14 Nov Brazil –Digital radio debate continues
The Congress took place between October 13th – 15th in the beautiful city of Gramado – south of Brazil- on the occasion of the 50th anniversary of this powerful association.
The theme of the well-organised event was “Empowering people, integrating media”, demonstrating the concern of AGERT with the urgent need for broadcasters to adapt to the new realities, demands and formats of the digital age.
The Associates participated in great numbers and the congress had more than 500 entries, with lectures addressing various themes, all current and of interest to the broadcasters of the Rio del Sul state. The 11 presentations addressed themes like: the digital transformation of radio and TV or from hertz to bytes: scenarios for the 21st century radio, radio digitization and use of channels 5 and etc.
Parallel to the Congress there was an exhibition of transmitters, antennas, studio equipment, automation applications, services for broadcasters and other related products. (Companies that exhibited included: BT-Broadcast Transmitters (DRM member); Access; Transtel; BBtech; KL AV systems; BE Audio; Young Arts; STB; Teletronix; Omega Systems; Mectron; Biquad Filters; Technical Support; Electronic Point; Playlist; Orbisonic and Ideal Professional Antennas).
During the event the participants were informed about the November 7th decree aimed to regulate and migrate the AM to FM onto Band I (channels 5 and 6). The subject was hotly debated during the AGERT Congress, with commentaries and arguments about the advantages and disadvantages of “migration”. The opinions were divided between supporters and opponents. The biggest question was over the fate reserved by the Government to the AM/MW band (OM) after its final abandonment by the radio. Some argued that AM should be abandoned and “die”, while others argued that the solution is going digital, because this would maintain the stations’ coverage area offering existent listeners content with an excellent sound quality. The fact is that both the “migration” and the digitization will require investments by broadcasters and the purchase of new receivers by listeners.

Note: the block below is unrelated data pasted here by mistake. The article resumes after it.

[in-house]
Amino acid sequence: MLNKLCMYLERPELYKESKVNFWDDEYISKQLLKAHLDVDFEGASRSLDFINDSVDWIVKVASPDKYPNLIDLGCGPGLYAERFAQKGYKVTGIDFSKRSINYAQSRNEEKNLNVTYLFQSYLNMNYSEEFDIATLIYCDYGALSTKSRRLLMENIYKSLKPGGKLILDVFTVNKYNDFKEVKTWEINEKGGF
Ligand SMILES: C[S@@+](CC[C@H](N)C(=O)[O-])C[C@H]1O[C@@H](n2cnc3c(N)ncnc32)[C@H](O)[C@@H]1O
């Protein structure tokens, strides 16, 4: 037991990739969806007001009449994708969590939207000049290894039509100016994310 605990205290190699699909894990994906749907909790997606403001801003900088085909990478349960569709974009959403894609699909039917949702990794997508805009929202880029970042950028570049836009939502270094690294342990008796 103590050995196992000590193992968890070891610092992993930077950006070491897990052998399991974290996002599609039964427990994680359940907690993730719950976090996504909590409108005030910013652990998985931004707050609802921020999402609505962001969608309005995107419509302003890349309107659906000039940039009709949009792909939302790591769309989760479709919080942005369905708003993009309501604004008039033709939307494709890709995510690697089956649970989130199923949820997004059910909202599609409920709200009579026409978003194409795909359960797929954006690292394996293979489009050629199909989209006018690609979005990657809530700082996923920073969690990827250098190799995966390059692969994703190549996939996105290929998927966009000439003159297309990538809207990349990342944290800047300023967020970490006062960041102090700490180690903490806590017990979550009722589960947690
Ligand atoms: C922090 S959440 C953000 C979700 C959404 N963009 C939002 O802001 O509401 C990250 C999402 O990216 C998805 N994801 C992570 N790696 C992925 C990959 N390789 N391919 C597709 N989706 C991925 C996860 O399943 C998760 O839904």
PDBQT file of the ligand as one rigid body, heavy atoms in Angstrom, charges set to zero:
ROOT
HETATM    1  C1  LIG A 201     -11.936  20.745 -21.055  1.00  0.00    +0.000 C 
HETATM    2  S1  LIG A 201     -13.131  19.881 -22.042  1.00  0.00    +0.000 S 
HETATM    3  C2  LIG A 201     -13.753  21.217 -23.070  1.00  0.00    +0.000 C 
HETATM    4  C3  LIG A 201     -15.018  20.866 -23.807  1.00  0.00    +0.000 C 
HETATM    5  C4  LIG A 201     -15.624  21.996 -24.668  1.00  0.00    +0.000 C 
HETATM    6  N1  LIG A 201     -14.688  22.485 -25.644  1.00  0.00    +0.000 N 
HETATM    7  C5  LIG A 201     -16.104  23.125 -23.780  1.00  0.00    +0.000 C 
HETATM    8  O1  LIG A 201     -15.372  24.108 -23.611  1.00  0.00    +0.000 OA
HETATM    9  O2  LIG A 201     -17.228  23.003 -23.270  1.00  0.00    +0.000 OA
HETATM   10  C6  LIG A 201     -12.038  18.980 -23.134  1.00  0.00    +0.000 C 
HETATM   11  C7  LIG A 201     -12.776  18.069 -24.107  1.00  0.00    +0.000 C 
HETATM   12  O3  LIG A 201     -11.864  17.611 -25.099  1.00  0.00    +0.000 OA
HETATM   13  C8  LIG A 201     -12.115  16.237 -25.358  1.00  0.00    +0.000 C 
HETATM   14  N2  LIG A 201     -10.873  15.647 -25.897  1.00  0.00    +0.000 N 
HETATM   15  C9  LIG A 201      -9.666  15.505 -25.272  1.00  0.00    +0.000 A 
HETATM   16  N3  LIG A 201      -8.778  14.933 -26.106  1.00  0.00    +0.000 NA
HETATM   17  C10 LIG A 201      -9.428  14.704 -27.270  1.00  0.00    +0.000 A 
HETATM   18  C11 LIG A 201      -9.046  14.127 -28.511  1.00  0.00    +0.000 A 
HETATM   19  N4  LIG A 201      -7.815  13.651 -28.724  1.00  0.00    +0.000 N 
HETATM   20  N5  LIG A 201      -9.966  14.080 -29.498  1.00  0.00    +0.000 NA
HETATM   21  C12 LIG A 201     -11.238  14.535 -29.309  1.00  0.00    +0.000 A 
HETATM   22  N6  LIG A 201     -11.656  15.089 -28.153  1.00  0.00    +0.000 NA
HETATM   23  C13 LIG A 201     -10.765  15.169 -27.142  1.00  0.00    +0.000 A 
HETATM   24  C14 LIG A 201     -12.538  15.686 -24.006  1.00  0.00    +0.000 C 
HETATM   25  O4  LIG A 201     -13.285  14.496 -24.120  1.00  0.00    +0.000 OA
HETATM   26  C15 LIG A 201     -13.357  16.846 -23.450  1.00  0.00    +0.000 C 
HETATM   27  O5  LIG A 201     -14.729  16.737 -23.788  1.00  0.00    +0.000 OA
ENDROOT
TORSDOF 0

The two digital radio systems being evaluated by the Brazilian Government were invited to make presentations at the Congress. Mr. Marcelo Goedert spoke for DRM and the American company Ibiquity/HDRadio was represented by Mr. John Schneider. The debate was brokered professionally by AGERTs technical consultant engineers Mr. Alfio Rosin and Mr. Claudio Lorini. The AGERT Association has stated its preference for the adoption of DRM system in Brazil as shown by videos posted on YouTube.
DRM and HDRadio agreed on two points: 1. Both rejected the recent statements of the Ministry that digital radio provides coverage smaller than the analogue, having both filed written objections about this false conclusion, totally contradicted in tests conducted all over the world . Broadcasters need to put pressure on the Government to set a standard for Brazil as soon as possible, because they are the ones being harmed by this delay. If there is no pressure, the Government will not decide.